You can dine at ultra-chic Hakkasan without breaking the bank
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It’s no surprise the Cantonese restaurant in Hakkasan has a reputation for being expensive. The nightclub/restaurant complex reportedly cost more than $100 million to construct. There’s a Michelin-starred chef. And I can only assume the club’s exclusive DJs — like Tiesto, Steve Aoki and Calvin Harris — don’t come cheap. But I think few people were prepared for dishes such as a $450 whole abalone or a $245 Peking duck — each of which is intended to be shared as part of a large family-style meal.
Even without such extravagances, word on the street is that Hakkasan can be very, very pricey. And not being a member of the bottle-service crowd, I’d originally planned to refrain from visiting until someone else was paying. But a friend recently told me there are actually some excellent dishes on the menu at relatively reasonable prices. So my wife and I paid the place a visit to see if it’s actually possible to get the Hakkasan experience without breaking the bank.
The good news is you can get a very good, affordable meal at Hakkasan, if you consider $70-$80 for two (before tip) affordable. (Trust me, for a restaurant of this caliber, it very definitely is.) But you have to follow a few simple rules.
First, prepare to drink water, preferably ice water. If you want a cocktail, grab it at a corner bar on your way. Martinis here are $15, and specialty cocktails are $17. If you do want some alcohol with your meal, scour the wine list for one of the handful of bottles available for under $50.
Second, ignore your server’s recommendation on how to order. For two people, I was told a proper order would be one small plate, two entrees, an order of rice or noodles, and a vegetable. That’s reasonable for a fine dining restaurant, where multicourse meals are the norm. But it’s not necessary. We opted to go with a very large “small plate,” one entree and one noodle dish, and we didn’t leave hungry.
Third, splurge on the small stuff, skimp on the entrees. Let’s face it, you don’t want to come to an incredible restaurant and only get the least expensive dishes possible. If you want to try some signature dishes, do it on the small plates or the noodles, where they’ll only cost you an extra few bucks, as opposed to the large dishes, where the difference in price between a budget option and a premium dish can be $20 or more.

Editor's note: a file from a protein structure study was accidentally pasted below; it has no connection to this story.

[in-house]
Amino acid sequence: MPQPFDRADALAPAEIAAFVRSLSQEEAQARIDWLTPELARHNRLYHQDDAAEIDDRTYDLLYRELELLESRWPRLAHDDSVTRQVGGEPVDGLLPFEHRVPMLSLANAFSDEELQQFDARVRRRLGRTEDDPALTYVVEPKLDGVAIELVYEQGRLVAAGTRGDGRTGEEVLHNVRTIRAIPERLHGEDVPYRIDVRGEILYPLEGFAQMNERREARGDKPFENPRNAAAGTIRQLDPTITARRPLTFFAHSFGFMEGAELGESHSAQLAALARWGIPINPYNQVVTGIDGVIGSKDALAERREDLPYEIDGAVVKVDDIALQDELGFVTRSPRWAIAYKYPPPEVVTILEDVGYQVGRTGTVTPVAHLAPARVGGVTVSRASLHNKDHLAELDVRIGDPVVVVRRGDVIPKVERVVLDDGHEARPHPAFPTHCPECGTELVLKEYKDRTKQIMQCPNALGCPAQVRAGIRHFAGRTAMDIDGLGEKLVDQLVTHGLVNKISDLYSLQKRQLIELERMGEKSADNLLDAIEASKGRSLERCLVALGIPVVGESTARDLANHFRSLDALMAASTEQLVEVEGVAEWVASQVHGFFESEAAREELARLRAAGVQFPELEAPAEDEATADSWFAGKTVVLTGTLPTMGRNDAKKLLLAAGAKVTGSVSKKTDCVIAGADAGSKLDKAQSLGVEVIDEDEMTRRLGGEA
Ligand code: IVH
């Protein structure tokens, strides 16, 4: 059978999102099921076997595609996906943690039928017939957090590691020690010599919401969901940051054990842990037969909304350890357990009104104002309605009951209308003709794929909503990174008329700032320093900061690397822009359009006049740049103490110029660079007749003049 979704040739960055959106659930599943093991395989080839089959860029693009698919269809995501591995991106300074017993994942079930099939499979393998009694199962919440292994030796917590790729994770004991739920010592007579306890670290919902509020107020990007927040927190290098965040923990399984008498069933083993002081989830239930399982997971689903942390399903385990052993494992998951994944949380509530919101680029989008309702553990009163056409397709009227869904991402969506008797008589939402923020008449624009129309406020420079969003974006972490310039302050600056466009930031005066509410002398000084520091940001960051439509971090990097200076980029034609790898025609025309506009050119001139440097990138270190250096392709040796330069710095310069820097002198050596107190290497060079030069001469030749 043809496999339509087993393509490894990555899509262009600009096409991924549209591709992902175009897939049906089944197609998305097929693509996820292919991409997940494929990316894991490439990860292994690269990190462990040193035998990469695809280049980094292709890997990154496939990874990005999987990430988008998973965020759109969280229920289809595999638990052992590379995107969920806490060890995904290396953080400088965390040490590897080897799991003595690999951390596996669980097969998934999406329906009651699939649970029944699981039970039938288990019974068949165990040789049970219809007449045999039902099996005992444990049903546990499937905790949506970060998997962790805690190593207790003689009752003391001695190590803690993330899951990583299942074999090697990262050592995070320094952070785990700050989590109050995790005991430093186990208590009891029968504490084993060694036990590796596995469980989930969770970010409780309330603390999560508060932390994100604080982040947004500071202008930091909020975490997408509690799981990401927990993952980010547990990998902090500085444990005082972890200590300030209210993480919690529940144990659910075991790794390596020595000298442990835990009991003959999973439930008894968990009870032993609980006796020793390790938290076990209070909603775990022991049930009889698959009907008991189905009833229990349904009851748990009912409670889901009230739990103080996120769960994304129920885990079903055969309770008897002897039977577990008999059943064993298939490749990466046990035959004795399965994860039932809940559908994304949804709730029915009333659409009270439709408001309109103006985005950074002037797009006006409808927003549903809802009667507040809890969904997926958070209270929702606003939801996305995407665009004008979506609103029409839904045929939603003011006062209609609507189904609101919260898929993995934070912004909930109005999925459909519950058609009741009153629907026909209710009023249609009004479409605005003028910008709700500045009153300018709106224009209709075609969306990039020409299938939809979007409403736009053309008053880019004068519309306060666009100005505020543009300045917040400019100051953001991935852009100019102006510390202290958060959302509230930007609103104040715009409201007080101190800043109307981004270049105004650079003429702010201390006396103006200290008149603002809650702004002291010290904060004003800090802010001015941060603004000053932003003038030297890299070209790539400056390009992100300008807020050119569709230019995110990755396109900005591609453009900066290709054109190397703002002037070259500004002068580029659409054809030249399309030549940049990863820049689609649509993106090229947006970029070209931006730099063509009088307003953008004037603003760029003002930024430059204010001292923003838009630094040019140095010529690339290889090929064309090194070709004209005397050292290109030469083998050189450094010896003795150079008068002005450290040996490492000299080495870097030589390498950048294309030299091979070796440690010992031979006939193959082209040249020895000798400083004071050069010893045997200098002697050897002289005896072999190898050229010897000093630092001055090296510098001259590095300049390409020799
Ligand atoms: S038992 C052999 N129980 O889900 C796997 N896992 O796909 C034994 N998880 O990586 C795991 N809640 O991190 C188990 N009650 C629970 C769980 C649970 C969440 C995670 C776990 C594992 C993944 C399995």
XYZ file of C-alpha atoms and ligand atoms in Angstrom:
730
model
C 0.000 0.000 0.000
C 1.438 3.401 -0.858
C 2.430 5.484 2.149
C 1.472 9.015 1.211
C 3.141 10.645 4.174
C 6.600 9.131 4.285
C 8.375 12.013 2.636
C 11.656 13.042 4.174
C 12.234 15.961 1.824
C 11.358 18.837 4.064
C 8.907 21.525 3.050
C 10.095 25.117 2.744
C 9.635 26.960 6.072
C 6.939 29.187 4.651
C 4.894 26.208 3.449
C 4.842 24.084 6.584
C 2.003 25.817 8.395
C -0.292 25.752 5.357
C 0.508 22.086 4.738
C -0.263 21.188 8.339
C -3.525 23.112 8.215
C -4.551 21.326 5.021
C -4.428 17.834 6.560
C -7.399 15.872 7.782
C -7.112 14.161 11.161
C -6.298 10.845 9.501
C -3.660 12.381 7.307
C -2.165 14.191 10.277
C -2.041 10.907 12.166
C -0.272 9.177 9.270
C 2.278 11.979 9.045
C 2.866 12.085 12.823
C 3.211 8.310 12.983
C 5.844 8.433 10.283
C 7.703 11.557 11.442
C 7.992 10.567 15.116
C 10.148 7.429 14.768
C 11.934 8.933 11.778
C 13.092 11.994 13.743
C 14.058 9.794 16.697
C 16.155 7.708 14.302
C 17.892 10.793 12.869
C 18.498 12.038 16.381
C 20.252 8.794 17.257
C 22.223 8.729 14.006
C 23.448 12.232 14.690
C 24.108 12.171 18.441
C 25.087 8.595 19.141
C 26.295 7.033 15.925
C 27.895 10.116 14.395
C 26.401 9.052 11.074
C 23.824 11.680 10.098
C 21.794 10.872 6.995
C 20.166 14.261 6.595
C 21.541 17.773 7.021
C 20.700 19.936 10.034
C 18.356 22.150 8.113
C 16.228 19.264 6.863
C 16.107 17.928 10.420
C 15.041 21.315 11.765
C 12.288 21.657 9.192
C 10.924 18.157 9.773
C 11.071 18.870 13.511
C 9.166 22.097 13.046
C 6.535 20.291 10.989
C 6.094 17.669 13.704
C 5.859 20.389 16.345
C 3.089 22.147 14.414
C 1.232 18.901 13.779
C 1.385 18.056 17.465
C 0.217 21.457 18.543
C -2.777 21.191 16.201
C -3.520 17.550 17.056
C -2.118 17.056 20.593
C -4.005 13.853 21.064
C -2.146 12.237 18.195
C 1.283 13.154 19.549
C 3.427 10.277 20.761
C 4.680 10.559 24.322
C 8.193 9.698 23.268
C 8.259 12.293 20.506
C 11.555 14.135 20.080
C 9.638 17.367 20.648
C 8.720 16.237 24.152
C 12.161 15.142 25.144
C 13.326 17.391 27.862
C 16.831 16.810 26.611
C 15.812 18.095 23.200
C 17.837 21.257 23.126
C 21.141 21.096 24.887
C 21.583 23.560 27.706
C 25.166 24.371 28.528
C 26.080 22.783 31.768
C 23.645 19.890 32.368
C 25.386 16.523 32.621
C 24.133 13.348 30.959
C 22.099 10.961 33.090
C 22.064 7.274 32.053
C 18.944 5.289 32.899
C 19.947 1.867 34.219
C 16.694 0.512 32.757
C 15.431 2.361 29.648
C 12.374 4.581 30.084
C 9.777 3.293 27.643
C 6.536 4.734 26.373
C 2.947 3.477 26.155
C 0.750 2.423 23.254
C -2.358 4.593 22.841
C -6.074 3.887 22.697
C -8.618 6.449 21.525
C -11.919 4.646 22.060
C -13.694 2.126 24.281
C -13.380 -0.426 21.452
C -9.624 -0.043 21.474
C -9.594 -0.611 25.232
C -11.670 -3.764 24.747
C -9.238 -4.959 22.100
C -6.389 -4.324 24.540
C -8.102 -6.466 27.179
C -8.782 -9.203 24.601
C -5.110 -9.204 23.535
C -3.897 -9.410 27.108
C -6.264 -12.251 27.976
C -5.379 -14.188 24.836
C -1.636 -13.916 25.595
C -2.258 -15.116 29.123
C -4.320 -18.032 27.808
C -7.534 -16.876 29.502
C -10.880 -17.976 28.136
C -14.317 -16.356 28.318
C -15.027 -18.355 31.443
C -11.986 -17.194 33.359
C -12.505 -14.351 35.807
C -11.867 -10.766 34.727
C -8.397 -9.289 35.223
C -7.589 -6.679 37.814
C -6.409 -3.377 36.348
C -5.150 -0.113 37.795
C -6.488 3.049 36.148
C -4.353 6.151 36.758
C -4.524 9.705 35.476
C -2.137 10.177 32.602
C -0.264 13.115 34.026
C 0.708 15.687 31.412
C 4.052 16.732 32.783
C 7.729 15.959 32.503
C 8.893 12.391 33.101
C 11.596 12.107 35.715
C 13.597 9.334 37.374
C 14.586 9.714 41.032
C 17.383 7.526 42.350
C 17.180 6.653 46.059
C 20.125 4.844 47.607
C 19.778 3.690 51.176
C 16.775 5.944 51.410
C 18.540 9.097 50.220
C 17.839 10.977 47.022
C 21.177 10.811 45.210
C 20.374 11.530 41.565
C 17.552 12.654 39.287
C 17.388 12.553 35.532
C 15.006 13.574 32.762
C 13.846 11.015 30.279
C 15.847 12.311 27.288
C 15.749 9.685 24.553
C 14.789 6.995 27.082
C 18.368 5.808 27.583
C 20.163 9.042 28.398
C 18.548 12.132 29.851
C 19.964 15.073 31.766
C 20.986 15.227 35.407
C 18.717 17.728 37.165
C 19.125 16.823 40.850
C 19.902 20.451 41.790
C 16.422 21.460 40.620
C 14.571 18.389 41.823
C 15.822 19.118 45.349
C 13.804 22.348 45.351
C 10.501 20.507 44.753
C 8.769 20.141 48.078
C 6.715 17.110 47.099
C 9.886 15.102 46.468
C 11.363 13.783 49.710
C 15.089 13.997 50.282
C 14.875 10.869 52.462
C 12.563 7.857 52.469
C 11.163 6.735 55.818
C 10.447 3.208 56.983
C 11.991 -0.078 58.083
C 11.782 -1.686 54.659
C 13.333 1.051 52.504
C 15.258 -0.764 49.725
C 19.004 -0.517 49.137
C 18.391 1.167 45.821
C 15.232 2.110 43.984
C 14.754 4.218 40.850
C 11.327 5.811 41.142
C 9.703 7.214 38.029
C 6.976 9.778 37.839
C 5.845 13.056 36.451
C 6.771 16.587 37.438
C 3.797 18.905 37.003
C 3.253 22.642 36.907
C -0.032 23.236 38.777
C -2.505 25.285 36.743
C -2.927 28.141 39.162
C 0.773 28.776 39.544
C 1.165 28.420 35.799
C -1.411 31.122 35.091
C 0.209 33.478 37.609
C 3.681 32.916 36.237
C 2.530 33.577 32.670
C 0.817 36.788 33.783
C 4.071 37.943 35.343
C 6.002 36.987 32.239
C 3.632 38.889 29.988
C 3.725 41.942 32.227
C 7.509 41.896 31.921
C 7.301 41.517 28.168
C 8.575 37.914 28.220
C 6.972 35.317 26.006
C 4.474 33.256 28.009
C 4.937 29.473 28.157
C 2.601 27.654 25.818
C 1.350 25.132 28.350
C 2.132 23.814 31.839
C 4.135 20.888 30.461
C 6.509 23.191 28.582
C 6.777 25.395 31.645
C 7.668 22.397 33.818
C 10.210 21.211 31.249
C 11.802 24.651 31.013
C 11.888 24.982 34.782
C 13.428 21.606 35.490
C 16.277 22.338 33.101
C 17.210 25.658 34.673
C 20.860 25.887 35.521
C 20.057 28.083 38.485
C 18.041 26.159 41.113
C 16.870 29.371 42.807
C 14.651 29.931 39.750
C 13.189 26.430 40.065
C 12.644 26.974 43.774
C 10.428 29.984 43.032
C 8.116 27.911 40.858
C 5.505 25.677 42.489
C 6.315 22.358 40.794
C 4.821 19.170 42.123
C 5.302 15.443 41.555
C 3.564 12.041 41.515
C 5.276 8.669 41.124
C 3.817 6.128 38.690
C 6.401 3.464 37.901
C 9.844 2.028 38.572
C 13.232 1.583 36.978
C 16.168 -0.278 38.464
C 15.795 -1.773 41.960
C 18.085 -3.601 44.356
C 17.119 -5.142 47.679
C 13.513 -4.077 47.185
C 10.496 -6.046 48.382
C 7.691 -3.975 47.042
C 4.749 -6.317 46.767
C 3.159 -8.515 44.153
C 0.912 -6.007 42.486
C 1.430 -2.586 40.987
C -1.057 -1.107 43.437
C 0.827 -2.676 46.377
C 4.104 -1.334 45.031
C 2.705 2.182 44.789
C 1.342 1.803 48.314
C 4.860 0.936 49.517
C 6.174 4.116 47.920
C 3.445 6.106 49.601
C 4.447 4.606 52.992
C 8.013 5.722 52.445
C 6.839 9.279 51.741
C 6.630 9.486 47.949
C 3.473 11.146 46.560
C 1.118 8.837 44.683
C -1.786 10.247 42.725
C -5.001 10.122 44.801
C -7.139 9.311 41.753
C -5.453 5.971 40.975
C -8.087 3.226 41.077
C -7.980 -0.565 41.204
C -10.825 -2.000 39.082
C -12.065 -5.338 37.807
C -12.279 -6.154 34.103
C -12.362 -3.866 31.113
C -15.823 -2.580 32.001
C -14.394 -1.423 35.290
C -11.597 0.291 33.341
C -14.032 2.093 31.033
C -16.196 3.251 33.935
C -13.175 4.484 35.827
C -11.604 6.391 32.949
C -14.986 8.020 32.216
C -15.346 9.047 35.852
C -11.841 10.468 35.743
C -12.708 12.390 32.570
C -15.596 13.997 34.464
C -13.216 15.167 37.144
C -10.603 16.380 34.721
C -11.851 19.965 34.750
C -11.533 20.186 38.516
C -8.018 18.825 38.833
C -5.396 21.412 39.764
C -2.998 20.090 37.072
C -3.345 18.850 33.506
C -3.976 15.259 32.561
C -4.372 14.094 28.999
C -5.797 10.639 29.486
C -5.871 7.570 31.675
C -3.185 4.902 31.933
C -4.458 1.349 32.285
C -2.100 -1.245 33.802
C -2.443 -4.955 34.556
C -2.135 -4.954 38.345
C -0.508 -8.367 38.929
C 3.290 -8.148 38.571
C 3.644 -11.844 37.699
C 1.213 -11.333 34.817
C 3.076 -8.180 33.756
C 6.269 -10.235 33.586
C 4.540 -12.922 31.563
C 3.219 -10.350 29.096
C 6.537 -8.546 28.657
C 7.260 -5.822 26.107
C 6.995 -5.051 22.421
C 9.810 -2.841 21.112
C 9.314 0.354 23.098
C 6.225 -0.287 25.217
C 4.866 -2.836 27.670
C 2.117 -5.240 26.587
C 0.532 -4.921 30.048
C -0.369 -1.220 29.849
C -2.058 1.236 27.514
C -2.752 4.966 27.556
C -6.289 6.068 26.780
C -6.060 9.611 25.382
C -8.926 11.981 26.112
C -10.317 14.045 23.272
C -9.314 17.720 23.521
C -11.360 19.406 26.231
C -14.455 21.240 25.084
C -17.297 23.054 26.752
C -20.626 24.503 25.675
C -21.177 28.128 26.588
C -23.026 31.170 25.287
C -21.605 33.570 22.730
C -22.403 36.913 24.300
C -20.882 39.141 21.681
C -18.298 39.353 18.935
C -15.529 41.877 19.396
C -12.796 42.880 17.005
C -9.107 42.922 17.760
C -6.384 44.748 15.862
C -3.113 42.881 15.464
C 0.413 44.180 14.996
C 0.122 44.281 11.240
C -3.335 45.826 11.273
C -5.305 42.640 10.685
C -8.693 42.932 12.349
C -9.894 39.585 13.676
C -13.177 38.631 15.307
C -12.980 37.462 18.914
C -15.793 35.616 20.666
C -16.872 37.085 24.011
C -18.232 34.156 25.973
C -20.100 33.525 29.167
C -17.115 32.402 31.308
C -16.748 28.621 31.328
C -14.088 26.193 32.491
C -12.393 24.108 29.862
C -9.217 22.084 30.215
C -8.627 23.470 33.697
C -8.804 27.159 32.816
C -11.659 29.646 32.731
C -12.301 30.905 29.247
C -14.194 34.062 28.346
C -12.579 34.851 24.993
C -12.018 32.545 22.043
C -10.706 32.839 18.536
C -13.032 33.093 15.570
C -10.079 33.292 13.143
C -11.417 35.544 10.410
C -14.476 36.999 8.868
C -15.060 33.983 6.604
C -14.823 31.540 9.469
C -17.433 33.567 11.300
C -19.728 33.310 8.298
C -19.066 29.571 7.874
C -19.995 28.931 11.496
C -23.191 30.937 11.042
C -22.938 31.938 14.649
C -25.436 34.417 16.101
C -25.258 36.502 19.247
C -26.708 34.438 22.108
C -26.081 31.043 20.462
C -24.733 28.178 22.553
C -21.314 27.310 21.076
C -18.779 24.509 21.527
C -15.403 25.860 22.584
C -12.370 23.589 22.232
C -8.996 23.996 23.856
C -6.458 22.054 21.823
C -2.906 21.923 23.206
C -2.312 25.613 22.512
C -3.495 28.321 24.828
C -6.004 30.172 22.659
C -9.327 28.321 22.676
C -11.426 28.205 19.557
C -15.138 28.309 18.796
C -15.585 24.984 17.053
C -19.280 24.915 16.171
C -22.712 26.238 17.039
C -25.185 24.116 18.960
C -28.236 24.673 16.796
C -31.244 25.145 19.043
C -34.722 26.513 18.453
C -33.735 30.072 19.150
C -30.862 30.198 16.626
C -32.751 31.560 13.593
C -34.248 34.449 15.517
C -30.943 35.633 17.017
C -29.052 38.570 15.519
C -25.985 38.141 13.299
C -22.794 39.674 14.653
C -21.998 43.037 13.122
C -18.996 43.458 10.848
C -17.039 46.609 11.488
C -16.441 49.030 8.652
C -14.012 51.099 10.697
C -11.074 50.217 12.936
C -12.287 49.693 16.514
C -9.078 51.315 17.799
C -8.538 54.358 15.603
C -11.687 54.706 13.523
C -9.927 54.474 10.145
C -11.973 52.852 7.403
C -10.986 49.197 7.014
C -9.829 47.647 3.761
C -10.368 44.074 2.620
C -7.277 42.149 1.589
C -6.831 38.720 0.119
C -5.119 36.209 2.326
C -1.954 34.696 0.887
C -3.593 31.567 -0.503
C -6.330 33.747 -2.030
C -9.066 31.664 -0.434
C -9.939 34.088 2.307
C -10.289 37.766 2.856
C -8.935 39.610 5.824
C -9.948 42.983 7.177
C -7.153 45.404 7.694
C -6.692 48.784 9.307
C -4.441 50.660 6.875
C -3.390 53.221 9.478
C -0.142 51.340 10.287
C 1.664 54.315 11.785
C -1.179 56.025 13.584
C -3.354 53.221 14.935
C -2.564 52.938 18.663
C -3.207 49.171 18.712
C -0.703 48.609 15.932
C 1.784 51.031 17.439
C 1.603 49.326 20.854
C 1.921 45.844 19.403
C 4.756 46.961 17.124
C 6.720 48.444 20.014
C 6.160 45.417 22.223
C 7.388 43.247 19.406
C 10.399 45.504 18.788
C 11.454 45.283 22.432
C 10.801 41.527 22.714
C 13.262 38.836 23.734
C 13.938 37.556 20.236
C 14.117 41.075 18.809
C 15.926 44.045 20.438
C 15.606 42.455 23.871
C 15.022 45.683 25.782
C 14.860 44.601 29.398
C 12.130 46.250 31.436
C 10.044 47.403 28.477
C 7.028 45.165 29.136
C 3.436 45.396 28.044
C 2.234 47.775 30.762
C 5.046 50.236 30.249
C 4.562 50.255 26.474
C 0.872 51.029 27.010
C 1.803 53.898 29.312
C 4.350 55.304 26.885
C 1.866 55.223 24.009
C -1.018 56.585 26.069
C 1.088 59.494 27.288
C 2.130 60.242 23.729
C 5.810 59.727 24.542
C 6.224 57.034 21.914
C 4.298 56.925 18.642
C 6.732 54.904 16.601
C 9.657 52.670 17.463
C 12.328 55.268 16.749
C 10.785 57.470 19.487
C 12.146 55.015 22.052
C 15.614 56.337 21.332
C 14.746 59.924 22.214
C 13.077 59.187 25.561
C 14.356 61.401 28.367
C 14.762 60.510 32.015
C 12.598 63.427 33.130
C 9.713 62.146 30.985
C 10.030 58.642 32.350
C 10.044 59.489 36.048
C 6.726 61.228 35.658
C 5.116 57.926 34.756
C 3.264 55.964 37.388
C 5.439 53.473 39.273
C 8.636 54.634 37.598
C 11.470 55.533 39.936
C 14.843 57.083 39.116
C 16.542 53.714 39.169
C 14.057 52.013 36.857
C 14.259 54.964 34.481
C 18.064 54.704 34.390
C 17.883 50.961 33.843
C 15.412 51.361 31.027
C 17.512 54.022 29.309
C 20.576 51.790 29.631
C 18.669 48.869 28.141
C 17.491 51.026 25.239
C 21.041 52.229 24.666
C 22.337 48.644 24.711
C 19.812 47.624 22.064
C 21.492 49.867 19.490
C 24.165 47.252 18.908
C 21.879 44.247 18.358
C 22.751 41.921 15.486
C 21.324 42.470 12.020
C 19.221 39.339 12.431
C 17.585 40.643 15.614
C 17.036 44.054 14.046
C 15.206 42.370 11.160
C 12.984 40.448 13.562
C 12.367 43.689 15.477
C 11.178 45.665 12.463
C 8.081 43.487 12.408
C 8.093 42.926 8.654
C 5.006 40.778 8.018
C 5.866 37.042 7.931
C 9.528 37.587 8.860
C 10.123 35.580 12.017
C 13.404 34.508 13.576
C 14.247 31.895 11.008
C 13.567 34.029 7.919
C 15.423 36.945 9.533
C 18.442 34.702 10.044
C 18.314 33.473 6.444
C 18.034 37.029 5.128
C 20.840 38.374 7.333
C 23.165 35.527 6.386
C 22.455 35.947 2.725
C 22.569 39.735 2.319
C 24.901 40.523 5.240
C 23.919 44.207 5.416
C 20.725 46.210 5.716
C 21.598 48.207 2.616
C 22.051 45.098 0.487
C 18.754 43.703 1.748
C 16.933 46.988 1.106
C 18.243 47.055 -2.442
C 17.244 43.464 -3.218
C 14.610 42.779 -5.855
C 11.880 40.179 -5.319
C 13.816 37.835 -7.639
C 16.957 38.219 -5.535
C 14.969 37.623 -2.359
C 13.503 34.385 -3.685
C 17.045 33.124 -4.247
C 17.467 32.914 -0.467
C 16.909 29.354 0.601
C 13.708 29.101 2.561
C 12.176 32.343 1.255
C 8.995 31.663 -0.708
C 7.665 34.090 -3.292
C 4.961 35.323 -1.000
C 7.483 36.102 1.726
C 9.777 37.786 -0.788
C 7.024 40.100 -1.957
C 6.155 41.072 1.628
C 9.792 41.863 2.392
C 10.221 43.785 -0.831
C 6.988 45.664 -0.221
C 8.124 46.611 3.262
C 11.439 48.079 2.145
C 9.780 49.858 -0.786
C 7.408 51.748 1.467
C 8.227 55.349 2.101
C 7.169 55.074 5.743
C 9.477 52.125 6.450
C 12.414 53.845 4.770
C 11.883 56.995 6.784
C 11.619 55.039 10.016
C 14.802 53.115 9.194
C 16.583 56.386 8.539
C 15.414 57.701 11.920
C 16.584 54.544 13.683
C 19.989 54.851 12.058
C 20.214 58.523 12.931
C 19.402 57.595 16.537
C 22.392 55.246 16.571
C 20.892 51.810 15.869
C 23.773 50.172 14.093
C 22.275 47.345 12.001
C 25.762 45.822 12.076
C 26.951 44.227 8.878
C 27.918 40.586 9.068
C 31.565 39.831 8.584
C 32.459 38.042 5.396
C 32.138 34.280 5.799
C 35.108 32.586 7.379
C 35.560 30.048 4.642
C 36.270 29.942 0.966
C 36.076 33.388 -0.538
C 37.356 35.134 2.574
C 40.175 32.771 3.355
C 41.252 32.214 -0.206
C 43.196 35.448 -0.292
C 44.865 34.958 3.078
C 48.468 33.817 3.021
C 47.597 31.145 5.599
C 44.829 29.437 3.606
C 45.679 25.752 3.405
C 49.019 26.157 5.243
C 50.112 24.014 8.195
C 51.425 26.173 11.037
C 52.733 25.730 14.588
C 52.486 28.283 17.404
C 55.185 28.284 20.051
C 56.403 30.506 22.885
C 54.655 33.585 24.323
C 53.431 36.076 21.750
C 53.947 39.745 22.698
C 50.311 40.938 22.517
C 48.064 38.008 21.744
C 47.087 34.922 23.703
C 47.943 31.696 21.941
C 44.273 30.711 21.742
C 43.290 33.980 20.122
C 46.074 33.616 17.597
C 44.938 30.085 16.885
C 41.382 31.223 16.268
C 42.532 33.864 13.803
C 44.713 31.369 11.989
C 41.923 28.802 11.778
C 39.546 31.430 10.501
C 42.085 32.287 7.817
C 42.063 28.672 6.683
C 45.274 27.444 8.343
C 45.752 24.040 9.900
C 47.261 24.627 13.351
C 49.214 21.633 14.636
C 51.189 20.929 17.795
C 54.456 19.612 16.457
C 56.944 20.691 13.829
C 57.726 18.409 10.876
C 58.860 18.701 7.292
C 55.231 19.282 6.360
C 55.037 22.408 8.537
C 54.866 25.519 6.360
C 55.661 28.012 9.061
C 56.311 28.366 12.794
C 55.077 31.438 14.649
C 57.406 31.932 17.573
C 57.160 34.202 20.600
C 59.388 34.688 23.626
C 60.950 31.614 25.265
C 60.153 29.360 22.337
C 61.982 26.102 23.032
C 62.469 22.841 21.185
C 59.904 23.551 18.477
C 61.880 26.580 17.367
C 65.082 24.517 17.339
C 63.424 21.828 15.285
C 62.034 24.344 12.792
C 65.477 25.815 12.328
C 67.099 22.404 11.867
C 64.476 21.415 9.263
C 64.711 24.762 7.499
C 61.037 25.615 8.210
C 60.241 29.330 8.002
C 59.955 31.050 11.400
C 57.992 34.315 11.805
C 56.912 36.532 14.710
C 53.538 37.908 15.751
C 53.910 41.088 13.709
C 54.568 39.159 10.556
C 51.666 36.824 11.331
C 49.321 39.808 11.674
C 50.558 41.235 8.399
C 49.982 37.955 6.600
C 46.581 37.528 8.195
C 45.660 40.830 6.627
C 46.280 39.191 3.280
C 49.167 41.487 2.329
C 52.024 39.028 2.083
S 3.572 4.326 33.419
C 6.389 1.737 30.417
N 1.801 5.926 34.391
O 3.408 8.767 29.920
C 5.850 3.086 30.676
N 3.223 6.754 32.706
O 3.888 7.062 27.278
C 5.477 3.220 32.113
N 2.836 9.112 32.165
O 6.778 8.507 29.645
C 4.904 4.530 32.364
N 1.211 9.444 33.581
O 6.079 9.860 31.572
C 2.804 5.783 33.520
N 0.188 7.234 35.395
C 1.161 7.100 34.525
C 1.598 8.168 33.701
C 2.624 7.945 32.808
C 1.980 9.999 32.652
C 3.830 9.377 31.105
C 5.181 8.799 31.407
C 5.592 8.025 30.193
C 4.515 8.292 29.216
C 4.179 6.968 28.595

My wife and I began our meal with the Hakka dim sum platter. At $28 it was among the most expensive small plates on the menu. But we chose it because it offered two samples each of four dumplings, and is one of those buzzed-about signature dishes. We followed it up with one of the least expensive entrees, sanpei chicken claypot with sweet Thai basil ($22), and the house specialty Hakka noodles ($18). We could easily have saved $10 or more on the first course by ordering a smaller dish, and another $5-$10 by ordering rice instead of noodles. But we wanted to make sure we got a true feel for what Hakkasan has to offer. My wife had a Diet Coke ($5), and I decided to be frugal by drinking ice water. And we saved $10 or so by skipping dessert. End result: $78.92, including tax.
Overall, our meal was very good. The most impressive course was the dim sum platter: a collection of shrimp dumplings, scallop shumai, perch dumplings and black pepper duck dumplings in pumpkin wrappers. Unless you’re already a dim sum expert, it’s guaranteed to impress. Our noodles and chicken were also very good.
Spending more money clearly could have made for a more extravagant meal. But it wouldn’t have improved the ambience. Hakkasan boasts one of the most gorgeous modern dining rooms in town. The staff is amazing. And the soundtrack by DJ Shoe was more suitable to my taste than any set Tiesto or Aoki might provide.
Obviously, Hakkasan isn’t an inexpensive restaurant. But if you want to experience it, you don’t have to empty your wallet. Then, when you’re on someone else’s dime, you can go back and splurge.
HAKKASAN MGM Grand 3799 Las Vegas Blvd. South, 891-7888. Read more about the Las Vegas dining scene on Al Mancini’s blog, www.almancini.net and follow him on Twitter @almancinivegas.